Rage: Australian YA Post-Apocalyptic Drama (Seventeen Series Book 2) by Suzanne Lowe takes us into a dystopian environment, in part, in homage to Lord of the Flies, in Western Australia where the world is now populated by children. The mysterious KV17 virus, eighteen months ago had wiped out the entire adult population (everyone over the age of 17). Left to fend for themselves the young teenagers and children attempted to keep life operating and survive in the harsh environment that was the Western Australian outback. Lexi and Hadley, two sisters who had lived in Perth, had escaped the crime ravaged and vermin infested city to travel to Jasper’s Bay, a small rural town where they hoped they could link up with other survivors and somehow rebuild their lives. In the first book of this series there had been a violent confrontation between a bully-gang and the ordinary children that had resulted in deaths and the realisation that the now mutated KV17 virus would also infect those children when they turned 17, not killing them but altering their brain chemistry to make them emotionally unstable and dangerous. In this forbidding backdrop Lexi, Hadley and their friends have to try to eke out an existence whilst always be cognisant of the dangers of wild teenage enemies and equally, dangerous friends.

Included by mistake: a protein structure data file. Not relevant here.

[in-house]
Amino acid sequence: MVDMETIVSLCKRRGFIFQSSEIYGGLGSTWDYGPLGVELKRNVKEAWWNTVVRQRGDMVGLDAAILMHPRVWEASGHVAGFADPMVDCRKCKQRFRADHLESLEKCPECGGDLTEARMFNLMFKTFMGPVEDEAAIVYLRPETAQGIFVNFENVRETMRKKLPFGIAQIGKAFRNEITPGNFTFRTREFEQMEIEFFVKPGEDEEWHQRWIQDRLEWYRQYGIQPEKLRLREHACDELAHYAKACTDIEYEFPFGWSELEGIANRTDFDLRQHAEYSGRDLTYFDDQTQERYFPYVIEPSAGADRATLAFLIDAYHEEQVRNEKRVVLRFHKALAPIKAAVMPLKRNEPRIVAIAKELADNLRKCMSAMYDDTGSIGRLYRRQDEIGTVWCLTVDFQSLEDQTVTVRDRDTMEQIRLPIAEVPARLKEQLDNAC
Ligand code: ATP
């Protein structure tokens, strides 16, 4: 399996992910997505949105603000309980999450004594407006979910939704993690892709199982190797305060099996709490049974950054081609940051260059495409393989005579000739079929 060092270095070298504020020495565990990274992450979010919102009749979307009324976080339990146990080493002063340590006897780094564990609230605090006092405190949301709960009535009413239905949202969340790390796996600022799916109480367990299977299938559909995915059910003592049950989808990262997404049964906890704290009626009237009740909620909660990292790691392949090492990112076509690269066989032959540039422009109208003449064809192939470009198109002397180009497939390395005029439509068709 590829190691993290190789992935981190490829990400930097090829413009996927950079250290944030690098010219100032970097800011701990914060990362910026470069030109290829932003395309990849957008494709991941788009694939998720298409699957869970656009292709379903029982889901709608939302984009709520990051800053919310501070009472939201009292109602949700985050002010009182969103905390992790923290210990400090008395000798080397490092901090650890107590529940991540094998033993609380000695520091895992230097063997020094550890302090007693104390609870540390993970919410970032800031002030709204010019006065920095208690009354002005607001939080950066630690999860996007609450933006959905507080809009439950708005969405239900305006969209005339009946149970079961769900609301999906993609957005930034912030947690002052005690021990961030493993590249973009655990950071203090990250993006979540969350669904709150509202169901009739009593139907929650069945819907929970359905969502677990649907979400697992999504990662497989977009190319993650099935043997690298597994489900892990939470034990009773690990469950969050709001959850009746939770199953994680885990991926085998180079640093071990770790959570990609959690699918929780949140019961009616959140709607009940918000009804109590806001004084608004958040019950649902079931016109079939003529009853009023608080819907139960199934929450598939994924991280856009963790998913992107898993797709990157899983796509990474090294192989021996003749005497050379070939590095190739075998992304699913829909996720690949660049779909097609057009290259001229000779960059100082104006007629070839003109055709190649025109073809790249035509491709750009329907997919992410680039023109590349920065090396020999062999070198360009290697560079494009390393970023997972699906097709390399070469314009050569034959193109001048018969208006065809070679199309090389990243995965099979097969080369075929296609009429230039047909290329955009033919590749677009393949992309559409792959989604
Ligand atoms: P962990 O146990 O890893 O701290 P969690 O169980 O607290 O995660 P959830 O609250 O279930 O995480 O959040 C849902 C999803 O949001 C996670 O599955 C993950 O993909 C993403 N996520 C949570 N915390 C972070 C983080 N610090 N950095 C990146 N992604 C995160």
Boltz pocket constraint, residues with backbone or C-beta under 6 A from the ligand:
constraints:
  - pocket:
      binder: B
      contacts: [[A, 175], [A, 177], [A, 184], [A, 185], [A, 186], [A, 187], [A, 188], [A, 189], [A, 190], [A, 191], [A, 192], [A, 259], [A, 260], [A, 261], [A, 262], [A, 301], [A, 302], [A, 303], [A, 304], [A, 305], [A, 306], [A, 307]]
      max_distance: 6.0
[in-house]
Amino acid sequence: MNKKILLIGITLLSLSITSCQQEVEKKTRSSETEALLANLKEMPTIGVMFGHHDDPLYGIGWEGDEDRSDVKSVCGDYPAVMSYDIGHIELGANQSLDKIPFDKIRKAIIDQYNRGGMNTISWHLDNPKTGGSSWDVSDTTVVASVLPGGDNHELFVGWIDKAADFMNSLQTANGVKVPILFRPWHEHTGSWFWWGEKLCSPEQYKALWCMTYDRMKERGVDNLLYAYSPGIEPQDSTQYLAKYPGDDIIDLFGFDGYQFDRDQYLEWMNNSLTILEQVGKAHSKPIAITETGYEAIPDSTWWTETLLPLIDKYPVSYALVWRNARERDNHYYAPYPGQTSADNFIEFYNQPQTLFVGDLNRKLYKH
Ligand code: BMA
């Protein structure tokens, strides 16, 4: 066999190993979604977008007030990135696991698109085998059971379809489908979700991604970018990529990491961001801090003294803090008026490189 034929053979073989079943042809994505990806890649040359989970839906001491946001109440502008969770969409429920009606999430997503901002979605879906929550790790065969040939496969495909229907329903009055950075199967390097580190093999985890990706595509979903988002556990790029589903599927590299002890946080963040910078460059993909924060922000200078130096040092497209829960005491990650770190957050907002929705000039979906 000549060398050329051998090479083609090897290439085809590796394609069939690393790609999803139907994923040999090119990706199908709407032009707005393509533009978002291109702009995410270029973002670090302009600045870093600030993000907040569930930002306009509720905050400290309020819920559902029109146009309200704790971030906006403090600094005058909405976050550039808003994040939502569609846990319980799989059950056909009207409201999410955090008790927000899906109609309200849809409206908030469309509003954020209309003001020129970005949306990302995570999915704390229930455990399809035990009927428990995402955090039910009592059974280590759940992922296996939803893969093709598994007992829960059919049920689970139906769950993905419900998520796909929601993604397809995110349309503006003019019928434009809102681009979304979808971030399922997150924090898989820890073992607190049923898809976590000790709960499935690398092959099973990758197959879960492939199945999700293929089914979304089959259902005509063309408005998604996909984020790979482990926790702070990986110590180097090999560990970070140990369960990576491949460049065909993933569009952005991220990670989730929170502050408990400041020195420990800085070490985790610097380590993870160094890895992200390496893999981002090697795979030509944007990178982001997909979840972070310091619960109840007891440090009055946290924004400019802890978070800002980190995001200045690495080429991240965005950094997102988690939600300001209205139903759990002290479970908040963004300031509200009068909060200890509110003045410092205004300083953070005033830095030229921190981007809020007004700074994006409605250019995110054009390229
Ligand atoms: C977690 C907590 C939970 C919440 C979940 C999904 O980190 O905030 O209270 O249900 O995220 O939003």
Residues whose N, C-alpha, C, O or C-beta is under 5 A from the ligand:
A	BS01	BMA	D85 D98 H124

I found the premise fascinating and this is what drew me into this story. Could a group of children form a cogent society once all the adults had disappeared? William Golding suspected not, what would author Suzanne Lowe make of the opportunity? In Rage: Australian YA post-apocalyptic drama (Seventeen Series Book 2) she presents us with a wide variety of differing characters that generally ring true to form; from the “black sheep” of the family in the guise of the evil brother Kevin, to his brainless sycophantic girlfriend Cindy, right through to those characters determined to make the most of an impossible situation. I found the story to be well written and the flow and tempo to be totally appropriate to the setting. I particularly enjoyed the clear emotional connection between Braydon and Lexi and wanted very much to see with this would lead. The author’s target market is clearly the YA market however, this did not stop this sixty-year-old from, thoroughly enjoying the read. The author clearly knows her environment and this shows through in her work. As a New Zealander, the Aussie slang was second nature to me but even for others it just adds authenticity to the work rather than distracting from it. Lowe did an excellent job of filling in the backstory as we went along, so this can be read as a stand-alone book. The ending (although I’m not personally a fan of cliff-hangers) did nicely set up book three and I look forward to reading it.